It's all very mysterious… (and all very distracting from revision, which is also good.)
May 15, 2005
… or indeed the 'thinginess of things.' Poosoc (poetry and society) people will know what that means. Or not. Depends how hard you were listening in an Emma Mason lecture…
Anyhow, Gibbet Hil bluebells today, at about 3pm. They're on the turn now, so get down there to see them while you still can.
It's not bluebells, I know, but it's still purdy.
May 08, 2005
Yesterday, I dumped someone.
I'd been seeing them since the beginning of Easter. After we were first introduced at the end of last term, for a while I thought about them before I got up the courage to find out more. Then, over the holidays, we gradually became inseparable. They were the last thing I looked at at night, and the first thing I thought about in the morning. Even when I was with my friends, I was still thinking about them in the back of my head, though I couldn't talk about it too much to my friends, because they didn't understand. They said it was boring and didn't matter, and I should just go out with them and have fun.
And then term started, and a whole load of other things started happening. For a few weeks I didn't think about them much… although they were there, clingy, demanding my attention, every time I got home or was about to go out with my friends. They became an irritation, something to keep me awake at night, make me feel guilty. We only have two more weeks together, they used to say, before I have to leave. Surely you won't begrudge me that?
This last weekend, I tried, I really did. I spent hours with them, gazing into their eyes. I ignored my friends. I locked myself in my room with them, drinking coffee. We stayed up till late in the evening, and were up again at dawn. Every time I wanted to go out, they stopped me with a guilty look. They even made me cry with frustration at one point. Every second I spent away from them they reproached me for. And I came to realise that this was a dead-end relationship in which I didn't have to be trapped.
So I took the initiative. I looked at them, with one long hard last look, and then I let them go. I told them they'd used up enough of my life now, that there was nothing more I could do for them, and it was time for them to leave me for good. I wanted to go outside – I wanted to see my friends and go shopping and have a life, and they were holding me back. It took guts, I'll admit, and letting go was hard, but I felt so much better after I'd gone up to the English department, and handed in my essay, two days early.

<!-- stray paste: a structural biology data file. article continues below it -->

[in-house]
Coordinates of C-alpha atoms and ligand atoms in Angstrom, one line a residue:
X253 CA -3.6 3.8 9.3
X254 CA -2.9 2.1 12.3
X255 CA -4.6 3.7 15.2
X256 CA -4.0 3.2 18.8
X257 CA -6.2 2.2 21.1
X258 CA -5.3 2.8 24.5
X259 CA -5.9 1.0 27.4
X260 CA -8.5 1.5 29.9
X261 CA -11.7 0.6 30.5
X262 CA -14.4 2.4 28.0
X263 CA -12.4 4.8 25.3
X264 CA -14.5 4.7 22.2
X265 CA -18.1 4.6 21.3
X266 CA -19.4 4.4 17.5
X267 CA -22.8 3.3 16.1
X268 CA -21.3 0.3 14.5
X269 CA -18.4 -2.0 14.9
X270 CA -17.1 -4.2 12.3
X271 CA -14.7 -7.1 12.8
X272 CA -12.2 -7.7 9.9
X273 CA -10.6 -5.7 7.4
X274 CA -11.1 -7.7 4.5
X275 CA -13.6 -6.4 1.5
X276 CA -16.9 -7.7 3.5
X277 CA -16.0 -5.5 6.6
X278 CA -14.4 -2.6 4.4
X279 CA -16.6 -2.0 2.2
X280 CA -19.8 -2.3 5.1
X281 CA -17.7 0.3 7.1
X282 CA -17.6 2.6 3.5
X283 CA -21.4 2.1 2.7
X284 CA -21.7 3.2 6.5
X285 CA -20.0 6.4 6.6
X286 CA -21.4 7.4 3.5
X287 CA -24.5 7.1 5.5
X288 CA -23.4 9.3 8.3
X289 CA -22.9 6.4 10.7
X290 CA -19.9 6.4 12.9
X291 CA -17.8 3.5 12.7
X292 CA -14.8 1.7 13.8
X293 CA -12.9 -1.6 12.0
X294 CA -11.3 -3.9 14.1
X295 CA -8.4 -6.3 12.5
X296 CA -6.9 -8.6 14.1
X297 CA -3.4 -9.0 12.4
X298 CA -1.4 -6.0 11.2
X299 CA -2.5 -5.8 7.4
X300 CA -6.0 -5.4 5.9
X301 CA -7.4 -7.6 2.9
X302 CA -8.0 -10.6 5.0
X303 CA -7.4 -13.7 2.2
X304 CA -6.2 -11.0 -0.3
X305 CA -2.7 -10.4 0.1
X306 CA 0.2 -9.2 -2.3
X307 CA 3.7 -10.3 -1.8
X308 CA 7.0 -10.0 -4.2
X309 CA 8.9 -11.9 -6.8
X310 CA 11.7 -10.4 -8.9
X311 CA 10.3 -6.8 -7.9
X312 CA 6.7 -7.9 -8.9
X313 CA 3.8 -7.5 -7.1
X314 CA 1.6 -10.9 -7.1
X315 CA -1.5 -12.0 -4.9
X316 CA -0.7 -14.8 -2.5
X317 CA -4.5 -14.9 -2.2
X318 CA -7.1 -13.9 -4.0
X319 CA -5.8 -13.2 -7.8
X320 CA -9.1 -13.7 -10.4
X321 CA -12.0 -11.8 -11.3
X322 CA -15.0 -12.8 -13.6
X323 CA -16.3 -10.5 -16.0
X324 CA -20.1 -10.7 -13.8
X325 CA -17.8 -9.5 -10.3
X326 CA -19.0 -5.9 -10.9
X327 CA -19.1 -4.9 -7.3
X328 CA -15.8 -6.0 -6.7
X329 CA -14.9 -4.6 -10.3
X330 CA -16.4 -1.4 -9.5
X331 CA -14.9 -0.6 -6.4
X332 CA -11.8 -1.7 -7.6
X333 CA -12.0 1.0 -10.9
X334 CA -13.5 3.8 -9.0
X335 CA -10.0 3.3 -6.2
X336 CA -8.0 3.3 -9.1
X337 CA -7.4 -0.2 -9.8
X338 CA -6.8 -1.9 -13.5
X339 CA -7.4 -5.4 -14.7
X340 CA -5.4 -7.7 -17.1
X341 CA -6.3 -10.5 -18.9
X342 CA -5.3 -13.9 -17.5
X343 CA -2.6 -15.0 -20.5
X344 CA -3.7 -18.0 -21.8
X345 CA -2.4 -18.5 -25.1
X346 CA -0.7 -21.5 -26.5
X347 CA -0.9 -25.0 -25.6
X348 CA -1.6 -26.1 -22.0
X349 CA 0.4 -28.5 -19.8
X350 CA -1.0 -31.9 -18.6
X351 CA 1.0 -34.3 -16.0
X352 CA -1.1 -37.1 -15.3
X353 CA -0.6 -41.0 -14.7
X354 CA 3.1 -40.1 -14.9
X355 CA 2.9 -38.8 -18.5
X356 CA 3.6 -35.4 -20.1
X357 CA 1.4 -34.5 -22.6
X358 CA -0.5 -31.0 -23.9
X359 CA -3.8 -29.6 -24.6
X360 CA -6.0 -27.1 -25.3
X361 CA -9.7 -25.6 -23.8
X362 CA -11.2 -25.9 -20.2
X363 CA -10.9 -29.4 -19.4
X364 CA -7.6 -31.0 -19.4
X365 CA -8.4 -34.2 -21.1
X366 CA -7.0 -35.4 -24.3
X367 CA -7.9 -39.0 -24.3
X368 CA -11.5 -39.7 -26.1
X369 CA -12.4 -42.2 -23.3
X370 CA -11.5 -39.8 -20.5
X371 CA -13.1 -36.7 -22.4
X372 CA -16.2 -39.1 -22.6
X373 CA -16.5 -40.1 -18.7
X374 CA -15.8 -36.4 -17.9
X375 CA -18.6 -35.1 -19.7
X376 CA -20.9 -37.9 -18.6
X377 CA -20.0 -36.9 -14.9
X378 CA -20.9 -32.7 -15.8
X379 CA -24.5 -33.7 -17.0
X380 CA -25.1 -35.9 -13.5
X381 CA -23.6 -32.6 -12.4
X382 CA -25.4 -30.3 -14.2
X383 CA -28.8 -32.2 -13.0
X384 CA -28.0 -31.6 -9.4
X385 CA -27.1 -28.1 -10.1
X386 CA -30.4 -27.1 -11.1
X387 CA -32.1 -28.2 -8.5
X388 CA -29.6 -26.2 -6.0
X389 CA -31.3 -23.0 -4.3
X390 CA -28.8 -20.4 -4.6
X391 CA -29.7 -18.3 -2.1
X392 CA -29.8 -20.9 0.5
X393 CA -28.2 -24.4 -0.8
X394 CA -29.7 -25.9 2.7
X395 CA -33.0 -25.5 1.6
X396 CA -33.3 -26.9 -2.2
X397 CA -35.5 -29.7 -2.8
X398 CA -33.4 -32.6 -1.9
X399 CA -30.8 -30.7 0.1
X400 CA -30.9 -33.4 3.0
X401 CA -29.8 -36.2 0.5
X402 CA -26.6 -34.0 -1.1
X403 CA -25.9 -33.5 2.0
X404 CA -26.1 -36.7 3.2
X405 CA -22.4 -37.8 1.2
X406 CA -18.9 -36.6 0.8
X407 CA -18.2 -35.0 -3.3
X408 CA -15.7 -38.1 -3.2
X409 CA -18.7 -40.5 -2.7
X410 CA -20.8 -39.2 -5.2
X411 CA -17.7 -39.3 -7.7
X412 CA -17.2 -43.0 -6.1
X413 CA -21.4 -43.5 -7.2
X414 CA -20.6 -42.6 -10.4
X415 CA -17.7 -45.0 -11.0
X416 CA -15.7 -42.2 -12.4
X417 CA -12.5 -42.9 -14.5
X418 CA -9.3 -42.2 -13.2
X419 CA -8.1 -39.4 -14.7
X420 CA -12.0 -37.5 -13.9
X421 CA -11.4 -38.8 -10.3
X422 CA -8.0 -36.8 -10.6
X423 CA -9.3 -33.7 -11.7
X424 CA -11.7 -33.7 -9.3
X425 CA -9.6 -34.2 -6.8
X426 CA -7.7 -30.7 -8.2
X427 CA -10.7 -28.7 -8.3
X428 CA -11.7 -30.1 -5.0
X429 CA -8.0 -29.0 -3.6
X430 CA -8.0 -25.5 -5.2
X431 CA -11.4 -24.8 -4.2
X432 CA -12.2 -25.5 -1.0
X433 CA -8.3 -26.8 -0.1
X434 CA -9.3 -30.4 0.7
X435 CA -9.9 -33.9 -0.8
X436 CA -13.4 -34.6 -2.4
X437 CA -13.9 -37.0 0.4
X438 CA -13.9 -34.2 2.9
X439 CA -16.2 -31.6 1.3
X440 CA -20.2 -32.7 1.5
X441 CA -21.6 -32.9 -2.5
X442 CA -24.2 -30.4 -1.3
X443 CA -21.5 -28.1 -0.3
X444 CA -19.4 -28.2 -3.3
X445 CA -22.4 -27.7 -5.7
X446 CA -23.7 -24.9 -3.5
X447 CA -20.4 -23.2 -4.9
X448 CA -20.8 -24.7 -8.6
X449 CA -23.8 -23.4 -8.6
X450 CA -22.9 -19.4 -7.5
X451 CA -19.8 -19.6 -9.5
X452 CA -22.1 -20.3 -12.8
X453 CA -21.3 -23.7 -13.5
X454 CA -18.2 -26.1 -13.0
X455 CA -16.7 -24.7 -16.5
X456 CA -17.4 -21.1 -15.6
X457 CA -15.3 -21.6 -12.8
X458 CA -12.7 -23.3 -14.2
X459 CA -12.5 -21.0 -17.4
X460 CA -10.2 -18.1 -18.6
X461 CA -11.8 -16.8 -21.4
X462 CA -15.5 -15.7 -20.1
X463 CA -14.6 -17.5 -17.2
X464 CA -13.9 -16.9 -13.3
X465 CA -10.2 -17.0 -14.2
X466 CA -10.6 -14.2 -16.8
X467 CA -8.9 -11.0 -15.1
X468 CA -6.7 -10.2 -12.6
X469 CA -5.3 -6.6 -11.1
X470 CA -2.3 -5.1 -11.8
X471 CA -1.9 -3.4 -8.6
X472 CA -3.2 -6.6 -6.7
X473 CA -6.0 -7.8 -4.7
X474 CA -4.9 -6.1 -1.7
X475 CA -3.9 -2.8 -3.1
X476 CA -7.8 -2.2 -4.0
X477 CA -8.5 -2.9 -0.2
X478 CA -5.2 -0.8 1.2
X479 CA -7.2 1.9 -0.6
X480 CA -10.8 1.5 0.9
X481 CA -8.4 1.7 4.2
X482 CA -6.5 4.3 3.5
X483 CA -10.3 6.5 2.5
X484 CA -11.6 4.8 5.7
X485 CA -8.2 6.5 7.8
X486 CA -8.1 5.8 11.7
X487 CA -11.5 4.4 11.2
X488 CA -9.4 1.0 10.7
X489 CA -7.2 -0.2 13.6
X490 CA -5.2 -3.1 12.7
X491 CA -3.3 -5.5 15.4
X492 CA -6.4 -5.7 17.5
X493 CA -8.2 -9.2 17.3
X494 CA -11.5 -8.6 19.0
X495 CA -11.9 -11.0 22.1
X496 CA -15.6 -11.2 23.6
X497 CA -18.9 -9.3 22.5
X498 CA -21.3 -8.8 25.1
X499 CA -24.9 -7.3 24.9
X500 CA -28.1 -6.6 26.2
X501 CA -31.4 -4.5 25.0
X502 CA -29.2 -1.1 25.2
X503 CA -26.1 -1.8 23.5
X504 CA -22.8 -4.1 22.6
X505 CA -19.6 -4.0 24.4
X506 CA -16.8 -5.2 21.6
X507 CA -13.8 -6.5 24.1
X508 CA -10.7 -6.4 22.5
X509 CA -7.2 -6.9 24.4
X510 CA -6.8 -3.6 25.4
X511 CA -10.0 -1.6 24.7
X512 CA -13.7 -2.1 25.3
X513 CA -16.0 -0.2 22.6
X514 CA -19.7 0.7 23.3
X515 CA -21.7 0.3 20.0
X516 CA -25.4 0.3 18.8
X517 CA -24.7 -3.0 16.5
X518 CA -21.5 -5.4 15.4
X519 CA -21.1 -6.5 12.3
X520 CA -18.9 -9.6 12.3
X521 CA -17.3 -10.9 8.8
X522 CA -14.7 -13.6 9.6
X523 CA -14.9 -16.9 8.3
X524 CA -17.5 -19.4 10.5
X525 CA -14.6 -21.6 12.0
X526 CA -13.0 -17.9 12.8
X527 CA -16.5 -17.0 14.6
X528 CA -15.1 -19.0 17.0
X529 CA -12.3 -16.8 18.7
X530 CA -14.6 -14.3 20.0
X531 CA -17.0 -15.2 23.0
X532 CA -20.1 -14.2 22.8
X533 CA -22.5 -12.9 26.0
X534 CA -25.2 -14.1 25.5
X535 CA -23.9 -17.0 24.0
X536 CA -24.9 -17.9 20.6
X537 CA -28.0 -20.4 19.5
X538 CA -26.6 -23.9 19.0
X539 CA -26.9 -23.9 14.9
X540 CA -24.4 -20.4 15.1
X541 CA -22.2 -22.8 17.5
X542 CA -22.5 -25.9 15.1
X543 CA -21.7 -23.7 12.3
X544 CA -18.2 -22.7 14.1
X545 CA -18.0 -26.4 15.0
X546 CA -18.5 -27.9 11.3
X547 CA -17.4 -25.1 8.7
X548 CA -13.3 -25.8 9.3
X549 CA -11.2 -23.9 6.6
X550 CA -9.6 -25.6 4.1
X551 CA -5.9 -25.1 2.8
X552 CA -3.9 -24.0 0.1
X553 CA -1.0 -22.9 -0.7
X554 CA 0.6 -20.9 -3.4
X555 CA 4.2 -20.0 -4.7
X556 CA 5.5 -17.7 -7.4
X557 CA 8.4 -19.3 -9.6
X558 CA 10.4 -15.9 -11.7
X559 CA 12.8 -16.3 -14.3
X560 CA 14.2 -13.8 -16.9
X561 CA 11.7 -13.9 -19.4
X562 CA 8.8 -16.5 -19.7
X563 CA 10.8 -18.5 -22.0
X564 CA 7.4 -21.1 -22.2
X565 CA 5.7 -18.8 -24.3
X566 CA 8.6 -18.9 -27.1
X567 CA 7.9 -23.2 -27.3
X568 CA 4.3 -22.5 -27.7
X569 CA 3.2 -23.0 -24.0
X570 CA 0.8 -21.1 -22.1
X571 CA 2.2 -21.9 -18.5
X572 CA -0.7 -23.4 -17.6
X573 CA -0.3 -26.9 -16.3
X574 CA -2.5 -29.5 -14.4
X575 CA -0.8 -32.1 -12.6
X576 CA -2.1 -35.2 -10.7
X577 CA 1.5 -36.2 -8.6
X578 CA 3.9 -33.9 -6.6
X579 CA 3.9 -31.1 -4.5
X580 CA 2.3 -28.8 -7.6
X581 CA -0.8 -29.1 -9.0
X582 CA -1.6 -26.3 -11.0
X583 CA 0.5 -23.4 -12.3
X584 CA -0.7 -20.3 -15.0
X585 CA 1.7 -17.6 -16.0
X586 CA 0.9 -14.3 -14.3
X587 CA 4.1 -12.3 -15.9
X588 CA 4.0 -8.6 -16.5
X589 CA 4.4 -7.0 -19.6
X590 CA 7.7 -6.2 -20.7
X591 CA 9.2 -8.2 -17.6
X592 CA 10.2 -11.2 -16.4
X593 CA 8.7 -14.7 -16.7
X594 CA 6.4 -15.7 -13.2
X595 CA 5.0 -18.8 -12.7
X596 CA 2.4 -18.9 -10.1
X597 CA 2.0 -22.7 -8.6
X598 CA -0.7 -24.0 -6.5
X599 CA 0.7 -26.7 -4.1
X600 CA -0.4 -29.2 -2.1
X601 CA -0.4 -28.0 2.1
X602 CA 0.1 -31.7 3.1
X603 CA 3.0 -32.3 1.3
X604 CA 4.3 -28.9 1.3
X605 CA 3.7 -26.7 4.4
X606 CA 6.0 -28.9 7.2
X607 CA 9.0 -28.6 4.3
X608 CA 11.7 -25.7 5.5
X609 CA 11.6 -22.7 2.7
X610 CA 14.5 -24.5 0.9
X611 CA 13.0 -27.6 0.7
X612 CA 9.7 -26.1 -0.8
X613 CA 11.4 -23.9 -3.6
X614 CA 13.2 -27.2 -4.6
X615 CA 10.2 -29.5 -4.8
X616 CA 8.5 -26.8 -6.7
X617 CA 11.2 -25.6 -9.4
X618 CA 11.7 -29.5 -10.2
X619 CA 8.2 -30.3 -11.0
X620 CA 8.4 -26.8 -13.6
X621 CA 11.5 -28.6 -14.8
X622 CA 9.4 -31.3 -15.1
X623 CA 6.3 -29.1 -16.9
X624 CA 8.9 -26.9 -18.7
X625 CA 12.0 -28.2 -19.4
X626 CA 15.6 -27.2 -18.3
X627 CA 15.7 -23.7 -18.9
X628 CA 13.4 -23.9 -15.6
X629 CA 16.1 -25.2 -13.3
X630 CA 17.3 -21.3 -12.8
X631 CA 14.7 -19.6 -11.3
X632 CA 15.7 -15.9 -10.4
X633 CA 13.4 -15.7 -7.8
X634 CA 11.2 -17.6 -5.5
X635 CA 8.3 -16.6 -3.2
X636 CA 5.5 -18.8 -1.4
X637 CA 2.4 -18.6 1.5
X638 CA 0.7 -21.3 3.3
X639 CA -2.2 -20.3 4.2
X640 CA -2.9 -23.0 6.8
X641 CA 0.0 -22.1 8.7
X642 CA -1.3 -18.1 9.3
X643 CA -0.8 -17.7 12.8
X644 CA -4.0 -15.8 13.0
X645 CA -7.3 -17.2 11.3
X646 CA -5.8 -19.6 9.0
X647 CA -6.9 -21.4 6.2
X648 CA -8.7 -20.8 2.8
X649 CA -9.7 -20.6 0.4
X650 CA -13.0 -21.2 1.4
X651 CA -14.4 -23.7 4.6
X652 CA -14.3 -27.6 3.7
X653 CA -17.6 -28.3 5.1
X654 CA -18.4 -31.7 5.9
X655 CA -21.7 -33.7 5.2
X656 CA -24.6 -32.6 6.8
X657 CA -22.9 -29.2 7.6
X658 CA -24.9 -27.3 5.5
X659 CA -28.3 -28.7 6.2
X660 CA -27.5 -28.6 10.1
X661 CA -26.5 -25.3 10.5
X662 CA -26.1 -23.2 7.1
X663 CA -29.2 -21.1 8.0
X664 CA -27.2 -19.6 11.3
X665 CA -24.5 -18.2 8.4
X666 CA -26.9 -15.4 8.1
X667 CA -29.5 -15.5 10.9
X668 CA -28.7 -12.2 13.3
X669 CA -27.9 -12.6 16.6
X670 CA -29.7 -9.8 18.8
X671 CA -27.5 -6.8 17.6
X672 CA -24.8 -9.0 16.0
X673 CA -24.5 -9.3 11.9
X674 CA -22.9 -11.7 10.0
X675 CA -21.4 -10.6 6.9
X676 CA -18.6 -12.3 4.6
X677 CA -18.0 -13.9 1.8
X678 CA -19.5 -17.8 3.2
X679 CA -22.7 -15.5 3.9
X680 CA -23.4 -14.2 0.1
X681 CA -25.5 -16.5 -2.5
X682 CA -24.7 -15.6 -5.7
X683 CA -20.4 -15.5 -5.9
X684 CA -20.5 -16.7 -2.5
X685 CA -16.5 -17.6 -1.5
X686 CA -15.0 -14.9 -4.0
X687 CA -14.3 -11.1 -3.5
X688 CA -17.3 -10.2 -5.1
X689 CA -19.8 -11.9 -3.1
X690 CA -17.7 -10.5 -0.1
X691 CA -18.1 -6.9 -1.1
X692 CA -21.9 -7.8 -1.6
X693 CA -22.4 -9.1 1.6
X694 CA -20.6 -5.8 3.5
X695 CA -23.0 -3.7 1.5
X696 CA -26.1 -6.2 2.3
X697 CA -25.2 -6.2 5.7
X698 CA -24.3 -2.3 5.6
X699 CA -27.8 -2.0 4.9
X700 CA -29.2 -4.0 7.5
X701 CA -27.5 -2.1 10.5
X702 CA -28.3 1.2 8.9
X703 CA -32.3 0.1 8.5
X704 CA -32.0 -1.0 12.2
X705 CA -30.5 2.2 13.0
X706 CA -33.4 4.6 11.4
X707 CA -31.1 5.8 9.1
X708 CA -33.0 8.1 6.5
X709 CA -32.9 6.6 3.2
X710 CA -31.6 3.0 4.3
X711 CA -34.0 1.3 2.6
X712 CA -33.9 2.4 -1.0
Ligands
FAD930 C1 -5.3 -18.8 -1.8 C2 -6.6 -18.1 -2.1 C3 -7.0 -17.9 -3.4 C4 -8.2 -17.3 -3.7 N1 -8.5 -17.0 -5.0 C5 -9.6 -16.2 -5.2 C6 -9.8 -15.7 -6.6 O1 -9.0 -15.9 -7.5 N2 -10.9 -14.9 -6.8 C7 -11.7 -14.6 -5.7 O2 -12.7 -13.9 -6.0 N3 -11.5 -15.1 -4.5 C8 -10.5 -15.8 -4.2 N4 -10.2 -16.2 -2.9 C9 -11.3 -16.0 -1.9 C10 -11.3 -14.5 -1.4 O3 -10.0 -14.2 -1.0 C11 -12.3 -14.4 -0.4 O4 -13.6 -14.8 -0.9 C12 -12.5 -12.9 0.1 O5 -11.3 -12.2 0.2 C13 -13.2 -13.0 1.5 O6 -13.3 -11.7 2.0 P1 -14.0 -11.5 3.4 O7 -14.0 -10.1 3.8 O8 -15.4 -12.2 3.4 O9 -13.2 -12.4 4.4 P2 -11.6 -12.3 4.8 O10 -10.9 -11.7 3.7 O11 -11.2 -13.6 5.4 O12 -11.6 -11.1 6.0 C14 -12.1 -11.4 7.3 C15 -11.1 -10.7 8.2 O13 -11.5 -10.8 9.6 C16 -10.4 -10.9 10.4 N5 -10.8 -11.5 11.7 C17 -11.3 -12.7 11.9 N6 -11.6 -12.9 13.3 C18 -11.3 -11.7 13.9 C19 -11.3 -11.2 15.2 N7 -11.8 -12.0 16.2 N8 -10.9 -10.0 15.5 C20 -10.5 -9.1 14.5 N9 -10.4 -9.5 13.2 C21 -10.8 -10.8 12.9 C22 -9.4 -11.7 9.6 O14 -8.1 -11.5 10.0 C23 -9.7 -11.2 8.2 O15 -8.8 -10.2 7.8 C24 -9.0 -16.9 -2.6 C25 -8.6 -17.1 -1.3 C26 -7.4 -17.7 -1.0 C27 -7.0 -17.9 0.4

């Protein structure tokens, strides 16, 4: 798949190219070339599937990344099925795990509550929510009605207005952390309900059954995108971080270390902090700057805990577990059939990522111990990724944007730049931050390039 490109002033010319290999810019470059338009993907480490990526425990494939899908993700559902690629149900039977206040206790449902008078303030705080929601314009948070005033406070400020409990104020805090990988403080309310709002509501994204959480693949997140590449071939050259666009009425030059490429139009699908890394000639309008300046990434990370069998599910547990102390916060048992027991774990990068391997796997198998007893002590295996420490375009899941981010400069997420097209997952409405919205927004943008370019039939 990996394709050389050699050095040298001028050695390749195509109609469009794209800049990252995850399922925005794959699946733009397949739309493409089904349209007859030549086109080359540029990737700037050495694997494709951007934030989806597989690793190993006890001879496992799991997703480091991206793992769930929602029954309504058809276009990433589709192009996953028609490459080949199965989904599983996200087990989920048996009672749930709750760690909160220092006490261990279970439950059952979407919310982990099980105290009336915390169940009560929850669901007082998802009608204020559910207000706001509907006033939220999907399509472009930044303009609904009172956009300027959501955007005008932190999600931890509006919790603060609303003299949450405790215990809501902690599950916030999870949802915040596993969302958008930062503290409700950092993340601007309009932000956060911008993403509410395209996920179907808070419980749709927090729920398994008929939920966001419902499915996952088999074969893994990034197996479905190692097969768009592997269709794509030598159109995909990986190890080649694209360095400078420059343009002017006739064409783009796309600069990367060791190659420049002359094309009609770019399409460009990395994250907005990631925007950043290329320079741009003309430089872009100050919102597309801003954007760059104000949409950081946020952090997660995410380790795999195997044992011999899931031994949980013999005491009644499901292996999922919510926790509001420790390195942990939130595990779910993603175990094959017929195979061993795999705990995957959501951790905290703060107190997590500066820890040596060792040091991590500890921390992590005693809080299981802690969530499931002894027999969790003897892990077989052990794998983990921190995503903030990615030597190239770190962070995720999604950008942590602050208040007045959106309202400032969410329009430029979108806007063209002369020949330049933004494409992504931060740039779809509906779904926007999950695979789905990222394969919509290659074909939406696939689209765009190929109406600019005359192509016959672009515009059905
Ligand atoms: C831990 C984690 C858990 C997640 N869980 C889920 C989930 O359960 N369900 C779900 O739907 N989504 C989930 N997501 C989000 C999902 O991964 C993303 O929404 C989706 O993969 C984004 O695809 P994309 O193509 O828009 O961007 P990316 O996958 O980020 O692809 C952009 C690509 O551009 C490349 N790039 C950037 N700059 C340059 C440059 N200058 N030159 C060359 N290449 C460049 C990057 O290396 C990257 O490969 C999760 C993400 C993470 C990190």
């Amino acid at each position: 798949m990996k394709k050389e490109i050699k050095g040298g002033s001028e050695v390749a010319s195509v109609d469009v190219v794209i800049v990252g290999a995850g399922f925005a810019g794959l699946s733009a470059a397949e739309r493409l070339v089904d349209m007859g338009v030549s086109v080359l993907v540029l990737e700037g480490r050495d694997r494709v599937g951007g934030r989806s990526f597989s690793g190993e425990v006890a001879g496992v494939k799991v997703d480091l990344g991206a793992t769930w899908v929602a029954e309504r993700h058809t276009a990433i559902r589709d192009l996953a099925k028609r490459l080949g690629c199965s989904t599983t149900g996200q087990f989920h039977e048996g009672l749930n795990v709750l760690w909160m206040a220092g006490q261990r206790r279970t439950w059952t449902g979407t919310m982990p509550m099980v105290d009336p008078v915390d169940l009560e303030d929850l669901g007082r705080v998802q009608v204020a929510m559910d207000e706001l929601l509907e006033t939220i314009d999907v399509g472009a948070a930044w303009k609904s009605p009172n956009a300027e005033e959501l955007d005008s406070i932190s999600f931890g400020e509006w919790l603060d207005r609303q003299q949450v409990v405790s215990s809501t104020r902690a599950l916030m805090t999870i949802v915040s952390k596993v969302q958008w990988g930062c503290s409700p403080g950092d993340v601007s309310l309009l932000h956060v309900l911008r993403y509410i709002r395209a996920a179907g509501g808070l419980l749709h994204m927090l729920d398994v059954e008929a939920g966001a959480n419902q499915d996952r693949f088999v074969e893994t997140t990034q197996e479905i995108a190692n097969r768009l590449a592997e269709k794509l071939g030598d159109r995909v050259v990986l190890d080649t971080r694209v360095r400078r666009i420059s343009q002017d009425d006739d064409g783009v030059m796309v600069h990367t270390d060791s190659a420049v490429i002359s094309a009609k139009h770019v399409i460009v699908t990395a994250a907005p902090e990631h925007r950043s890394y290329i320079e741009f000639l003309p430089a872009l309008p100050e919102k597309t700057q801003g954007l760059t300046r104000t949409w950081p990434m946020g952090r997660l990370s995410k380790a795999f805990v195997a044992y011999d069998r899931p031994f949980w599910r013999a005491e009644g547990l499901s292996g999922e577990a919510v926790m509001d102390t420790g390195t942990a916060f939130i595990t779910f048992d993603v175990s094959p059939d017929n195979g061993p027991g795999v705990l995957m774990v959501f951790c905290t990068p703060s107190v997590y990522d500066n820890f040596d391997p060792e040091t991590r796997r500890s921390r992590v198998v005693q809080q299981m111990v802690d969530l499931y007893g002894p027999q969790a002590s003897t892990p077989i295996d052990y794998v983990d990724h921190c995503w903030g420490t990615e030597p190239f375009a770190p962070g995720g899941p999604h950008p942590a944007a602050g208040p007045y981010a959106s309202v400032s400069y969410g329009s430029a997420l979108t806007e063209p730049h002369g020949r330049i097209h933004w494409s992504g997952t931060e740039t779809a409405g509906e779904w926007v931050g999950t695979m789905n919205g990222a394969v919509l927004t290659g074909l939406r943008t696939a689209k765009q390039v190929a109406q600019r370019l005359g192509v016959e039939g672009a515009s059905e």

And I won't feel guilty about those two extra nights I could have spent with my dear essay before it had to go; I won't feel guilty that I'll go and see a film tonight with friends I have neglected in the past week instead of spending precious moments poring over it; I shall simply smile and continue to enjoy myself.
The sun is shining, it is a beautiful day, and my essay rests quietly in the English office, neat and grave and pallid in its headers and footers. Do not mourn for me, it seems to say, for I forgive you.
I always suspected it was too pious for its own good.
May 05, 2005
I overslept, have eaten half a packet of biscuits, and I'm not even dressed yet.
May 02, 2005
Can anyone tell me why it is that for precisely the half hour in which I justifiably had to be outside and not in writing my essay (and not for any procrastinery 'we've run out of milk/bread/chocolate/caviar/small blue kangaroos called Bernard' induced reasons either) the heavens decided to open upon me and my lovely sunny clothes and assorted bags? Yet as soon as I got back under cover and sat down so my essay could glare at me, the sun was shining as if it had never been away.
So now, outside, all these happy shiny dry people are flitting about with tinkling laughs in the sunshine, all floaty and summery and dry, and I am stuck in here with frizzy hair in my steamy essay hellhole, surrounded by damp clothes and sticky-out umbrellas.
Just for the record, I hate you, yes all you happy shiny summer people – because you are essayless, you are laughing, and most of all you are dry. See how I shake my dripping and bent umbrella in your face with scorn. Watch it shake. And drip.